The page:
I kept looking and looking, and when this [shopkeep] put this guitar in my hand, there was an instant connection. I didn't know if it was good or bad — it just had an energy. The more I played it, the more I got attached, and the more I found it difficult to put down. Of course when I found out the price, it was way more than I was planning to spend, even at inflated Geneva prices. But when I walked away from it, it occupied my thoughts, waking and sleeping. It required me to keep going back to try it again to see if it had the same kind of feel to it and it really was indeed something special to me. I just had to have it. There was some weird connection. It was frightening to take this guitar to Thailand at first. But it had a hard shell case custom made, and it was small, so I just decided to do it. I was lucky enough that it was small enough to fit in the overhead bins, especially on international flights.

MT: Why, when you were going there, did you feel the need to have a guitar — to play with people in Thailand?

Bishop: No. It was just to be able to play the guitar, because that's what I do when I'm sitting at home. On that trip I visited India and Thailand and there are times when there's nothing to do, when things close up or whatever, and you want to have something to do.

MT: What was the purpose of that trip?

Bishop: It was just relaxation after six months of work in Geneva. I went there with [girlfriend and graphic designer Kate Widdows] so it was just a way to get out of Geneva, to go from one of the most expensive countries in the world to a relatively inexpensive and easy to get around place, with no schedule. We had the idea to get away as long as we could, until the money ran out, and we lasted about a year.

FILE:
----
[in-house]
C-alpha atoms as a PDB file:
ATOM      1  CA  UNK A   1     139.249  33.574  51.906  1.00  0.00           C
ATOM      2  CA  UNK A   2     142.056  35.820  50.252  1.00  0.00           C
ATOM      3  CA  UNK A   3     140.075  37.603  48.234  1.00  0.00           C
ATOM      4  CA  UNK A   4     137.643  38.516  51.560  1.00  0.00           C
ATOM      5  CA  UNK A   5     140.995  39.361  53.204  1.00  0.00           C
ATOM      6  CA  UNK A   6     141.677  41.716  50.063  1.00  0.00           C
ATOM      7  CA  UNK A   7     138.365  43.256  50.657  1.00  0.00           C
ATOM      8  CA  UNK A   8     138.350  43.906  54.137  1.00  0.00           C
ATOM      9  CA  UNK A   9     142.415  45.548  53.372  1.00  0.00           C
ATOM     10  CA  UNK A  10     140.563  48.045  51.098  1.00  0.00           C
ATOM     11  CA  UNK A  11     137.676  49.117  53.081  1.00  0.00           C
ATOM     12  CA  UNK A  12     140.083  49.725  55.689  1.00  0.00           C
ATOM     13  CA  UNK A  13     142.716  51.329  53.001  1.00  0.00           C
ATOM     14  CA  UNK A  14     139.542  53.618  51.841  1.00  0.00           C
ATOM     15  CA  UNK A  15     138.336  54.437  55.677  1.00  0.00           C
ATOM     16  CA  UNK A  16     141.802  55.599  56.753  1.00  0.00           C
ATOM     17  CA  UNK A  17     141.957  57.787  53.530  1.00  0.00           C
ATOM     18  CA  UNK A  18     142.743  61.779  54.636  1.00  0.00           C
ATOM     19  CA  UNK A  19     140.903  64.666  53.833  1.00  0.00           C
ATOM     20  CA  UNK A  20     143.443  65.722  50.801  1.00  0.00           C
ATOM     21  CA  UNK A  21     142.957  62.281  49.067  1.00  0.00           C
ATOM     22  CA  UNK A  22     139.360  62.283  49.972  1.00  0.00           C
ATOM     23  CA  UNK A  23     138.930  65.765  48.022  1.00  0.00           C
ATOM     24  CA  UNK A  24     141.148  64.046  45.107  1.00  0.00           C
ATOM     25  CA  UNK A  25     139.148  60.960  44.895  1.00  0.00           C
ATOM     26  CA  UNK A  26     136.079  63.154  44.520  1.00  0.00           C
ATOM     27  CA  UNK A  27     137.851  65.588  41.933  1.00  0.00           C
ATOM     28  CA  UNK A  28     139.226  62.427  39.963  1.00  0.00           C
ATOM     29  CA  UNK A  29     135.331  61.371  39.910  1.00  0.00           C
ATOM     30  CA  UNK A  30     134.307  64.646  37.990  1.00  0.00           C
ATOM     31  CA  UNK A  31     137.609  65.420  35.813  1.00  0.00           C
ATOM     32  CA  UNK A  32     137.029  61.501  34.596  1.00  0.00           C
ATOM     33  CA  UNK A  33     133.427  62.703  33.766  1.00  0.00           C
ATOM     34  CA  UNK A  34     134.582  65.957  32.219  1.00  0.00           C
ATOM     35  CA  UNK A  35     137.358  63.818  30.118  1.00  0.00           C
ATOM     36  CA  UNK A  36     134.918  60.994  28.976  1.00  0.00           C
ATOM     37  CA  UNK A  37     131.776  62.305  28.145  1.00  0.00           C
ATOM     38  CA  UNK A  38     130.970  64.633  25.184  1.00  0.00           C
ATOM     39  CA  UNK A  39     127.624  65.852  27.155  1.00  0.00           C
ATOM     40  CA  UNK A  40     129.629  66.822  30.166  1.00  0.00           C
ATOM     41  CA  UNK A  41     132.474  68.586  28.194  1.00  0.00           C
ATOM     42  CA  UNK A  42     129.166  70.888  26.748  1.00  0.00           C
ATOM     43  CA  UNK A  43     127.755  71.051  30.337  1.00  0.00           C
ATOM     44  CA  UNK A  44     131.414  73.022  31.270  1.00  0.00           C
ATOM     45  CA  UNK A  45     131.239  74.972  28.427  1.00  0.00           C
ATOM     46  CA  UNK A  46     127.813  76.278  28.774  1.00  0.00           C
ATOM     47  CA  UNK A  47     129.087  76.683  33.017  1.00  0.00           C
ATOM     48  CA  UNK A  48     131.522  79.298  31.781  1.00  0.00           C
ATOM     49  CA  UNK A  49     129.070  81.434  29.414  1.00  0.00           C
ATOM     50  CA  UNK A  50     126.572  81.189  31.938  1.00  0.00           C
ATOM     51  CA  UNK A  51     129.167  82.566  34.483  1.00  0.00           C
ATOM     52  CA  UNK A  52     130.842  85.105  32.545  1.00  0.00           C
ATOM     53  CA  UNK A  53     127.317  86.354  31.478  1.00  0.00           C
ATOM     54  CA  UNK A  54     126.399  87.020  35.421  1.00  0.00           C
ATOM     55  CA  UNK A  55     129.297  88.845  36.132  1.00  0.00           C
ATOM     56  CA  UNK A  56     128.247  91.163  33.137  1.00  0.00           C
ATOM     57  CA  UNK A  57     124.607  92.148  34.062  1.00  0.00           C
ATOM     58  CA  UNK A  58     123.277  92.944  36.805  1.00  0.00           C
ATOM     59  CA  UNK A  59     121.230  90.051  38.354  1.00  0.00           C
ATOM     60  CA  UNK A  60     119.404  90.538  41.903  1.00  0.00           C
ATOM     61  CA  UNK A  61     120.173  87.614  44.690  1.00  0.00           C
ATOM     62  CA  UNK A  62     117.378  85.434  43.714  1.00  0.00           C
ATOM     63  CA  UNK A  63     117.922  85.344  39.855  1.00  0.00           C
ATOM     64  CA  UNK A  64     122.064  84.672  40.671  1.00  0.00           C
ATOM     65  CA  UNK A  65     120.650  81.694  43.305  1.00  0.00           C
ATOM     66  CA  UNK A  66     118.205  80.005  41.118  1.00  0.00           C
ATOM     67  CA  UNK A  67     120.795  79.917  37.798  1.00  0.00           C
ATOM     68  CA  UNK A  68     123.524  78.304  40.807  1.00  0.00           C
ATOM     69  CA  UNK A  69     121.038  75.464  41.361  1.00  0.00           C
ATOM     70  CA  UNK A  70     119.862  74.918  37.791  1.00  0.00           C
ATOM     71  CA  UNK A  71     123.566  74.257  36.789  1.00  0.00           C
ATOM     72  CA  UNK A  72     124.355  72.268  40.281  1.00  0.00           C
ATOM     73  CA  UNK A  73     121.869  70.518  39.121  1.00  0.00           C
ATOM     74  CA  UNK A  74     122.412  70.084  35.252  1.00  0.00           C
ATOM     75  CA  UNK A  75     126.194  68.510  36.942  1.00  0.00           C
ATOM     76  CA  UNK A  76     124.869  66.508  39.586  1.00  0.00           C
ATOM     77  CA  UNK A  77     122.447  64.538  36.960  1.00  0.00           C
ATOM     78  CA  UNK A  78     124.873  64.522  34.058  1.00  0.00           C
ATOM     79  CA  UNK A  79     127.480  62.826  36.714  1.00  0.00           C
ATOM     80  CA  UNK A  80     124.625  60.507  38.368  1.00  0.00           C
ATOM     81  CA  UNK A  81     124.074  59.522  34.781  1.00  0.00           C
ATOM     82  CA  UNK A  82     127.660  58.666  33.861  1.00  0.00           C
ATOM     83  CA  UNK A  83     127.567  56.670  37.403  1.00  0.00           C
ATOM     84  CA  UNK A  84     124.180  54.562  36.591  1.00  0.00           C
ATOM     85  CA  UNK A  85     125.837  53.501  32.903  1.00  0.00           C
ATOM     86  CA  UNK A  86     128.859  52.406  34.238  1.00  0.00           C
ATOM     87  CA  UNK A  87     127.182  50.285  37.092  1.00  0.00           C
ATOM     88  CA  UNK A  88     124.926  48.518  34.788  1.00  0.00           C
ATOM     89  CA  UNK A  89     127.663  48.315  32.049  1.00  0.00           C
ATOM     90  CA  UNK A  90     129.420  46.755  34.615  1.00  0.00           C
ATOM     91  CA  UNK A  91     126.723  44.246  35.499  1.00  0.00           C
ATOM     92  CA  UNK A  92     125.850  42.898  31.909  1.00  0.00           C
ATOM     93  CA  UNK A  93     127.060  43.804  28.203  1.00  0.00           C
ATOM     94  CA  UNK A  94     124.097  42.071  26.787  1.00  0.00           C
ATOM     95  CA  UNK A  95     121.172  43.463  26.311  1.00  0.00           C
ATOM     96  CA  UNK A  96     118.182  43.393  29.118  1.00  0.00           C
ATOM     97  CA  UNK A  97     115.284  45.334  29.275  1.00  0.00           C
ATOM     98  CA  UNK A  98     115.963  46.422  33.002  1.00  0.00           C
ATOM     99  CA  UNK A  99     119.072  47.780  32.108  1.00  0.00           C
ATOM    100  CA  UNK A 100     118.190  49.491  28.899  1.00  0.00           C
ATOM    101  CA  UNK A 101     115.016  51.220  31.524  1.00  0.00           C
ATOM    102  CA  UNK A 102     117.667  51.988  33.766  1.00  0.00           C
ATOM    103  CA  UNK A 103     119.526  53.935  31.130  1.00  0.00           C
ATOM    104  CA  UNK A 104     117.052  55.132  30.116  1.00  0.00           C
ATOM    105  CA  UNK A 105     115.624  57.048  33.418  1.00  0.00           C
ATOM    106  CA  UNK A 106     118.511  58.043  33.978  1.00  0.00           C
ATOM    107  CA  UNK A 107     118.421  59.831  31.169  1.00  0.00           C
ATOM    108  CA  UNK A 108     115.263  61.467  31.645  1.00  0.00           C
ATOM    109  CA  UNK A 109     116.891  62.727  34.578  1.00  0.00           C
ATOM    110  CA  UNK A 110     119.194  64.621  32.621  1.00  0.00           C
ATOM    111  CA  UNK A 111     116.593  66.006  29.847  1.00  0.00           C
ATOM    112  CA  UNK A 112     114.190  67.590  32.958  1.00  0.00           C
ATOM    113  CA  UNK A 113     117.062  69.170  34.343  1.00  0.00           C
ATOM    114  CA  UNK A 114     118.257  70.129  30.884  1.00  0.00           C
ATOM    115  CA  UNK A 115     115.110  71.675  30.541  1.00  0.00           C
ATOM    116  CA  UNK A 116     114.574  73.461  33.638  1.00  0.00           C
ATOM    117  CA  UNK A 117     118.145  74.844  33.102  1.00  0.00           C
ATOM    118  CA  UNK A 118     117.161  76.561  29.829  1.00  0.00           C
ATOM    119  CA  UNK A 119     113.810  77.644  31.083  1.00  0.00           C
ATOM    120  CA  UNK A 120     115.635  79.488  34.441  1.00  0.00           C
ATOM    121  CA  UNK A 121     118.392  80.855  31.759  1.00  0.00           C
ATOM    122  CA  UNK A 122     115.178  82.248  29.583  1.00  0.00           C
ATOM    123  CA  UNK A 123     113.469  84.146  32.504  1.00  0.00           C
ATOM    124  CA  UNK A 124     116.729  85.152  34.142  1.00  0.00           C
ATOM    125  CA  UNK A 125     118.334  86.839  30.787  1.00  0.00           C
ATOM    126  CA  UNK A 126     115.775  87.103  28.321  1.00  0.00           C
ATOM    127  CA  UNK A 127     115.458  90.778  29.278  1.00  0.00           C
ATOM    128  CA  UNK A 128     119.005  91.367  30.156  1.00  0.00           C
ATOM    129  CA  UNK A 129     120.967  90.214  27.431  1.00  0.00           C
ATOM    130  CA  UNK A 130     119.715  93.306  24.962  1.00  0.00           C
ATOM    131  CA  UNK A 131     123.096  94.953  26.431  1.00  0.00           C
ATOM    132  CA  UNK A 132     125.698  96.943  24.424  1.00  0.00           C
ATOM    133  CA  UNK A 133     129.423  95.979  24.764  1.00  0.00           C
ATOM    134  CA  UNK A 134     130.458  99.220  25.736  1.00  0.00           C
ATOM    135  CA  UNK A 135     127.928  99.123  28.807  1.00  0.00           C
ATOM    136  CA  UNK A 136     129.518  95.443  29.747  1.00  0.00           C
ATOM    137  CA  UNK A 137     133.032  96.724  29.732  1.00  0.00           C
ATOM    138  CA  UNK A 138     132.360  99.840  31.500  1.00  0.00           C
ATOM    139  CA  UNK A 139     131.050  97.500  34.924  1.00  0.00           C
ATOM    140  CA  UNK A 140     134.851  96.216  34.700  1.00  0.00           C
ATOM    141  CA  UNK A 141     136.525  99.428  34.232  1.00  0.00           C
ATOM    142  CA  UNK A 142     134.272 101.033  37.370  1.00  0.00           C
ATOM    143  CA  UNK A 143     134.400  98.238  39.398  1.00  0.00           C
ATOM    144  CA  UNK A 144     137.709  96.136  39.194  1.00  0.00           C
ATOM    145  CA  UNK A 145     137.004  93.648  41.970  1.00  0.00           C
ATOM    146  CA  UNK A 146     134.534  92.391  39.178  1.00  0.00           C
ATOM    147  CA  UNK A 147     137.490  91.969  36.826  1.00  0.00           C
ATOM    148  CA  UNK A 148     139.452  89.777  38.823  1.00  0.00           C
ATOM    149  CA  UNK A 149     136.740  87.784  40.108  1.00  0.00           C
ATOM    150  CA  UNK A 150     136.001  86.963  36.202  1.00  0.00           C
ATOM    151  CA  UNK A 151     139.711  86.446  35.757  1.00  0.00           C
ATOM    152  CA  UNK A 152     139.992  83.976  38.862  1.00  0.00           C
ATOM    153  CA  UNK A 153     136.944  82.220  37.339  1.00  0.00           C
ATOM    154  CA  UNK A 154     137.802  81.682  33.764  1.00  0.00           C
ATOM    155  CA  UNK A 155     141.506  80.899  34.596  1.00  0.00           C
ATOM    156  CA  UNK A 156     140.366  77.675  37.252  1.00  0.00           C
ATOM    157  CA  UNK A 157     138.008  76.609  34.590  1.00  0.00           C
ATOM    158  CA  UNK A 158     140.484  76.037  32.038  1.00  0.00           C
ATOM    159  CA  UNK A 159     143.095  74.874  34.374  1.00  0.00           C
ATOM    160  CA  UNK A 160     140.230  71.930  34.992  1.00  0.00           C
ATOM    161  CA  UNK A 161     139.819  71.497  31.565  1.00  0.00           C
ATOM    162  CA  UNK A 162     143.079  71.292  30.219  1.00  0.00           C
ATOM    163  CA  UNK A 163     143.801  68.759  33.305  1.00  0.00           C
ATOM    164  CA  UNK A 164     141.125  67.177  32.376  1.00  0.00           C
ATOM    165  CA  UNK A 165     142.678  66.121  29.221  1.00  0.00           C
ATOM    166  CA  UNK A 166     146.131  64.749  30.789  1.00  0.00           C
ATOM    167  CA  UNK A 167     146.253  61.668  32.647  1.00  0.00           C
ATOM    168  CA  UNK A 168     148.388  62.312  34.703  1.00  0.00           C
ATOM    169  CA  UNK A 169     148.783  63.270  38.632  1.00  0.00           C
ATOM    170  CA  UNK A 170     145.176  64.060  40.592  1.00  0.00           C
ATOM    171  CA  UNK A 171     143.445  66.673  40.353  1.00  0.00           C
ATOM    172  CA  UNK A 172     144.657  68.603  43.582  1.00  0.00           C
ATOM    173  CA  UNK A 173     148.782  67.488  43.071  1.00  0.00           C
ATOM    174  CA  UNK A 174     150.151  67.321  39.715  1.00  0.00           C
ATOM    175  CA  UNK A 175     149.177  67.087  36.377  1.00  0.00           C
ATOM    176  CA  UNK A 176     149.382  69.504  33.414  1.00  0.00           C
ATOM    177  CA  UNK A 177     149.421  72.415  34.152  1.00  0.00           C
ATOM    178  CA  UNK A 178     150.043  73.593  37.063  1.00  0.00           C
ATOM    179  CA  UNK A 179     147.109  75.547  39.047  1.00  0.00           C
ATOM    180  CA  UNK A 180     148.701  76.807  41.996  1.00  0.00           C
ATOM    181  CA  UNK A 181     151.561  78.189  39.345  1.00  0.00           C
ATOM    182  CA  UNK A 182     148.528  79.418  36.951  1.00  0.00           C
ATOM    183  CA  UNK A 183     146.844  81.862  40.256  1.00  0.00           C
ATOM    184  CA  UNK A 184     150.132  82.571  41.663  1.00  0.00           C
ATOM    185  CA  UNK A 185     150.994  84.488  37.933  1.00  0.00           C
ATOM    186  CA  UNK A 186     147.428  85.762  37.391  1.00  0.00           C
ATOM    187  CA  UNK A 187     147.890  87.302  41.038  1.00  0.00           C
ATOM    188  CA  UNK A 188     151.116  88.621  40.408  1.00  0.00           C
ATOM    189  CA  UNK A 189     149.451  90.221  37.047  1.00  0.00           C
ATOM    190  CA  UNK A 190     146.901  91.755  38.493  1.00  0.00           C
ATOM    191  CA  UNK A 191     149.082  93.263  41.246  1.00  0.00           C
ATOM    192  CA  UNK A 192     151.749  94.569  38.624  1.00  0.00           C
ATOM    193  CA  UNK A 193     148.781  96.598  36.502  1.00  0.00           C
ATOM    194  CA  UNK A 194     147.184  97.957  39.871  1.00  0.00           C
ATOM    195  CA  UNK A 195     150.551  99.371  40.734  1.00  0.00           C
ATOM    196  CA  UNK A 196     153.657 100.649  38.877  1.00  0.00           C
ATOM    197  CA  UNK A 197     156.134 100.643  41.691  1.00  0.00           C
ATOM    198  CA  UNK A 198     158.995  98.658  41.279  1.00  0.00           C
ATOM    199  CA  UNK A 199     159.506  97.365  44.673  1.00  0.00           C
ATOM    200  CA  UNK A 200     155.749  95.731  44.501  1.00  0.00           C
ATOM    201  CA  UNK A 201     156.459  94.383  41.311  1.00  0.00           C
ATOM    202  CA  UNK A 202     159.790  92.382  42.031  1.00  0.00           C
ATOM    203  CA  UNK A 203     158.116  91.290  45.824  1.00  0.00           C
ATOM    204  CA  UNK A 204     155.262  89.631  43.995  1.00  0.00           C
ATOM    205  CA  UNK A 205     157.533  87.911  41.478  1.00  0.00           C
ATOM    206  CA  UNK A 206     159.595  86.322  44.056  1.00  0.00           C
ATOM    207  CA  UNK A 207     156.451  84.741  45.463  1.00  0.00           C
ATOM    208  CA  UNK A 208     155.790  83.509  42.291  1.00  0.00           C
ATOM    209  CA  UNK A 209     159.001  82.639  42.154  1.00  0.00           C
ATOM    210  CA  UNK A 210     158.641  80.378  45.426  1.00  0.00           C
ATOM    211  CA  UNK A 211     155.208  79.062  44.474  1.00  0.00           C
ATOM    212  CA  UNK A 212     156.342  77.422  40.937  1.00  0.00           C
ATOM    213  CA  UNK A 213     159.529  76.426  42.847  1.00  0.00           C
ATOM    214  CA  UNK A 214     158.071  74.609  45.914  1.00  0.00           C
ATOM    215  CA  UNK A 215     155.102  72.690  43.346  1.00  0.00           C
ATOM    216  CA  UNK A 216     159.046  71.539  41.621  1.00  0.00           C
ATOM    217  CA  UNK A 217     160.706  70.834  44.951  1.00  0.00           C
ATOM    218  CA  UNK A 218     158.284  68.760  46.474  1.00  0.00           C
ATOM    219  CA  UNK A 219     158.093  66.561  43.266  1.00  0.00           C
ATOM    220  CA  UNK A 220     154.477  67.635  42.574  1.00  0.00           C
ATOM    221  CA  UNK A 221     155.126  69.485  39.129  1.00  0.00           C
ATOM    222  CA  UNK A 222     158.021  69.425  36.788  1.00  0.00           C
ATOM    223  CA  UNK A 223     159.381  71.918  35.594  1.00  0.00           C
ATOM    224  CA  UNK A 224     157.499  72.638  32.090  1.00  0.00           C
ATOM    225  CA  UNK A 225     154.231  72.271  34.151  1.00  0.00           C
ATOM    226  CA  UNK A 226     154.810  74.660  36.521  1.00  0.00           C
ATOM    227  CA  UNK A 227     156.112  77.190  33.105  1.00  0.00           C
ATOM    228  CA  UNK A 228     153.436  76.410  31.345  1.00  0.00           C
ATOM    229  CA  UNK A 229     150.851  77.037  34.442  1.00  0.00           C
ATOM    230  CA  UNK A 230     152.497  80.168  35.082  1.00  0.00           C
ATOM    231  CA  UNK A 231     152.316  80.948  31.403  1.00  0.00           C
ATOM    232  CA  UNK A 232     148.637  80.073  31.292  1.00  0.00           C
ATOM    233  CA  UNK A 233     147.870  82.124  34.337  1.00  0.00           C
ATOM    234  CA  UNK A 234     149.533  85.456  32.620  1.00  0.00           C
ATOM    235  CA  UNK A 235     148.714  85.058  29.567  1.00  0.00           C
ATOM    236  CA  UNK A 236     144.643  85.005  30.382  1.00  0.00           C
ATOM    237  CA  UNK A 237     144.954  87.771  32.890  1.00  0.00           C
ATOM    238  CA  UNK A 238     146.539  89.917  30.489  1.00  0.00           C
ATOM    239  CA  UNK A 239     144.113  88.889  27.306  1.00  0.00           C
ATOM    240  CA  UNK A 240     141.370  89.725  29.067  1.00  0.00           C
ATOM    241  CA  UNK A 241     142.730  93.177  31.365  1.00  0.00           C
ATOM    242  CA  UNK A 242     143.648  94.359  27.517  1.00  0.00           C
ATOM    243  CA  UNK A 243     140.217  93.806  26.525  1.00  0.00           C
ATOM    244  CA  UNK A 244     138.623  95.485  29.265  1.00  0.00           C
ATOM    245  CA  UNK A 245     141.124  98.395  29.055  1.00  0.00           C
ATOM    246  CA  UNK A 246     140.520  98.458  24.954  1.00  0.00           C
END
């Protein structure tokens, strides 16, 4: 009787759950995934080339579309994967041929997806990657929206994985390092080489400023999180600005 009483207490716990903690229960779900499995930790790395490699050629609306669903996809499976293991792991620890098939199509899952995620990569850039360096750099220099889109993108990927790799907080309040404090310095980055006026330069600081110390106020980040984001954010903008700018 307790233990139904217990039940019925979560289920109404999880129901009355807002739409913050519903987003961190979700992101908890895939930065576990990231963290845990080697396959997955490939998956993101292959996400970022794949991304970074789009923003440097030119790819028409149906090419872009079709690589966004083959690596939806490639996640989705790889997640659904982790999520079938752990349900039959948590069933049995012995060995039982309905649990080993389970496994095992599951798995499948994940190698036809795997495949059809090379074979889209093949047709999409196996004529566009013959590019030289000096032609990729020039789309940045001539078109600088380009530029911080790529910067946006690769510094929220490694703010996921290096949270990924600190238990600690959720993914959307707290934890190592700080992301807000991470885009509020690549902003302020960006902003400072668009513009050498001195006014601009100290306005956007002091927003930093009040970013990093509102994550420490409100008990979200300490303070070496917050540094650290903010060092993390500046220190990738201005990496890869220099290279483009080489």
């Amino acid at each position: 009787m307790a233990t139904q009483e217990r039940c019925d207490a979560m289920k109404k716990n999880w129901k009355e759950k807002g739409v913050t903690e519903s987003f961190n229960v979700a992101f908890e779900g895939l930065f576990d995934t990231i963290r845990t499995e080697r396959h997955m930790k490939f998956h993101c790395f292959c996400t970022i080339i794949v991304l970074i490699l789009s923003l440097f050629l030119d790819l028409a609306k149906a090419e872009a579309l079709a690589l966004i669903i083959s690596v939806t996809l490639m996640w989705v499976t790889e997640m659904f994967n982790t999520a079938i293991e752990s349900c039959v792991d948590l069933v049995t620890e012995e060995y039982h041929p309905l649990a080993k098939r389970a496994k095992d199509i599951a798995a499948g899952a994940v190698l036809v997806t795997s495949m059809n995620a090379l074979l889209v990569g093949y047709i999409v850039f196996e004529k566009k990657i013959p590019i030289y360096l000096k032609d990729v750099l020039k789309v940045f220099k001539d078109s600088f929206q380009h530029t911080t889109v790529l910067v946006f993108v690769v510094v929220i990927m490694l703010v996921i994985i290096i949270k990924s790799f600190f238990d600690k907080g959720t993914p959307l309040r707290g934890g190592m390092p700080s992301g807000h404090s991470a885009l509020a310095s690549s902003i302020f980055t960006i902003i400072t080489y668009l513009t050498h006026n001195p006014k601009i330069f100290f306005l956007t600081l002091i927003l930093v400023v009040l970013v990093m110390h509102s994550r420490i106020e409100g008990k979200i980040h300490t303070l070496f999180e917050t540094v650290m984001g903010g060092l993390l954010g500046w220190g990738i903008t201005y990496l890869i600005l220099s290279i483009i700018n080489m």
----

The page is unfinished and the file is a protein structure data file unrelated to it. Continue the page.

MT: If you could live that way, would you just be a nomadic person?

Bishop: Yeah, I think I could. It's just not convenient all the time, because of other people that you're involved with. If I was just some weird, solo dude cruising around, then absolutely. I would probably really dig that. But, you know, you gotta work.

MT: Do you think that's part of why you're a musician? Travel is baked into the job description.

Bishop: Yes. It's related. I started getting the travel bug right at the beginning of being a somewhat established musician. And when you're a solo instrumentalist of any portable instrument, the travel works well with that.

MT: Another thing that has changed with the transition from being in a band to being a solo musician is your relationship to the audience. One thing that I think everyone loved about the Sun City Girls was how you really never knew what you were going to get, and sometimes it was this weirdly antagonistic experience.

Bishop: I know what you mean. It's totally different now, of course. It's not going to be some weird Kabuki thing with masks which may or may not be musical. I miss that a little bit, because it was such a huge part of my history of being a musician. And there's strength in numbers when you have a group like that which can create a lot of different things: good, bad, ugly, whatever. But now it's just a lot more personal and a lot more personable. I don't really get heckled! I kind of miss that. I'm playing this decent guitar material that I'm happy with, and most of the time it goes over pretty well. There's not a lot of mystery involved; I don't always know what I'm gonna play, but it will be a similar kind of approach, depending on the atmosphere of the room and who's around. I don't want to say it's going to be straightforward, but it's much more straightforward than in that past. And I still have the occasional work with [the band] Rangda, with Ben Chasny and Chris Corsano, which is totally different than Sun City Girls, but it has a similar type of power structure to it. But I always fall back on the solo thing, because that's really what I do now. I always hoped that it would be this, where I could make a living playing music as opposed to working for other people. But of course I had in there a history of bookselling, which I still do a little bit now and again, because it's something I like to do.